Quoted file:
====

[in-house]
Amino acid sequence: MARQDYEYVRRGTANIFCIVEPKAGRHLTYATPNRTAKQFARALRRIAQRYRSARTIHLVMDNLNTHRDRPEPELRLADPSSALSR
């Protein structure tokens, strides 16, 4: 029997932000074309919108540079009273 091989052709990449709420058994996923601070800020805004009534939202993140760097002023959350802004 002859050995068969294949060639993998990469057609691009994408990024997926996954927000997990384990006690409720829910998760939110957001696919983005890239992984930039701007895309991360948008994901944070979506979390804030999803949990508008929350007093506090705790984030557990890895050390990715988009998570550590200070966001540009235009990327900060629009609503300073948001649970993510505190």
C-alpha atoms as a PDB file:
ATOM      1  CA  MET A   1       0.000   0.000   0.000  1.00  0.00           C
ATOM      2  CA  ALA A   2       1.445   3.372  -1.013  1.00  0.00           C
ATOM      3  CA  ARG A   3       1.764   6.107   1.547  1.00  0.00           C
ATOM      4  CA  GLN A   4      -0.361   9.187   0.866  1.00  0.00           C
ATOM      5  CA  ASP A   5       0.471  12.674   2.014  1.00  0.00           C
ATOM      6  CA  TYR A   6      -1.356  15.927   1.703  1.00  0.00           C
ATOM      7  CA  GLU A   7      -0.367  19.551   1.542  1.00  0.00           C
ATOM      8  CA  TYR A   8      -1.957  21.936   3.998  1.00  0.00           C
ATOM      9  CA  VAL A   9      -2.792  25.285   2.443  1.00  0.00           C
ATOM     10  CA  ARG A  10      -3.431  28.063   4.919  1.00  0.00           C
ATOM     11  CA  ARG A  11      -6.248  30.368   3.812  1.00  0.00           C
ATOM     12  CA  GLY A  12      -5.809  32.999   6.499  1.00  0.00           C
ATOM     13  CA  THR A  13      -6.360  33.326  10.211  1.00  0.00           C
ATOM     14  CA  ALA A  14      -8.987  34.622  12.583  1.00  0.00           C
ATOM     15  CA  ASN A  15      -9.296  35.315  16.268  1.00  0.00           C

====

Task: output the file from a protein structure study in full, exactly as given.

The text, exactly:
[in-house]
Amino acid sequence: MARQDYEYVRRGTANIFCIVEPKAGRHLTYATPNRTAKQFARALRRIAQRYRSARTIHLVMDNLNTHRDRPEPELRLADPSSALSR
């Protein structure tokens, strides 16, 4: 029997932000074309919108540079009273 091989052709990449709420058994996923601070800020805004009534939202993140760097002023959350802004 002859050995068969294949060639993998990469057609691009994408990024997926996954927000997990384990006690409720829910998760939110957001696919983005890239992984930039701007895309991360948008994901944070979506979390804030999803949990508008929350007093506090705790984030557990890895050390990715988009998570550590200070966001540009235009990327900060629009609503300073948001649970993510505190």
C-alpha atoms as a PDB file:
ATOM      1  CA  MET A   1       0.000   0.000   0.000  1.00  0.00           C
ATOM      2  CA  ALA A   2       1.445   3.372  -1.013  1.00  0.00           C
ATOM      3  CA  ARG A   3       1.764   6.107   1.547  1.00  0.00           C
ATOM      4  CA  GLN A   4      -0.361   9.187   0.866  1.00  0.00           C
ATOM      5  CA  ASP A   5       0.471  12.674   2.014  1.00  0.00           C
ATOM      6  CA  TYR A   6      -1.356  15.927   1.703  1.00  0.00           C
ATOM      7  CA  GLU A   7      -0.367  19.551   1.542  1.00  0.00           C
ATOM      8  CA  TYR A   8      -1.957  21.936   3.998  1.00  0.00           C
ATOM      9  CA  VAL A   9      -2.792  25.285   2.443  1.00  0.00           C
ATOM     10  CA  ARG A  10      -3.431  28.063   4.919  1.00  0.00           C
ATOM     11  CA  ARG A  11      -6.248  30.368   3.812  1.00  0.00           C
ATOM     12  CA  GLY A  12      -5.809  32.999   6.499  1.00  0.00           C
ATOM     13  CA  THR A  13      -6.360  33.326  10.211  1.00  0.00           C
ATOM     14  CA  ALA A  14      -8.987  34.622  12.583  1.00  0.00           C
ATOM     15  CA  ASN A  15      -9.296  35.315  16.268  1.00  0.00           C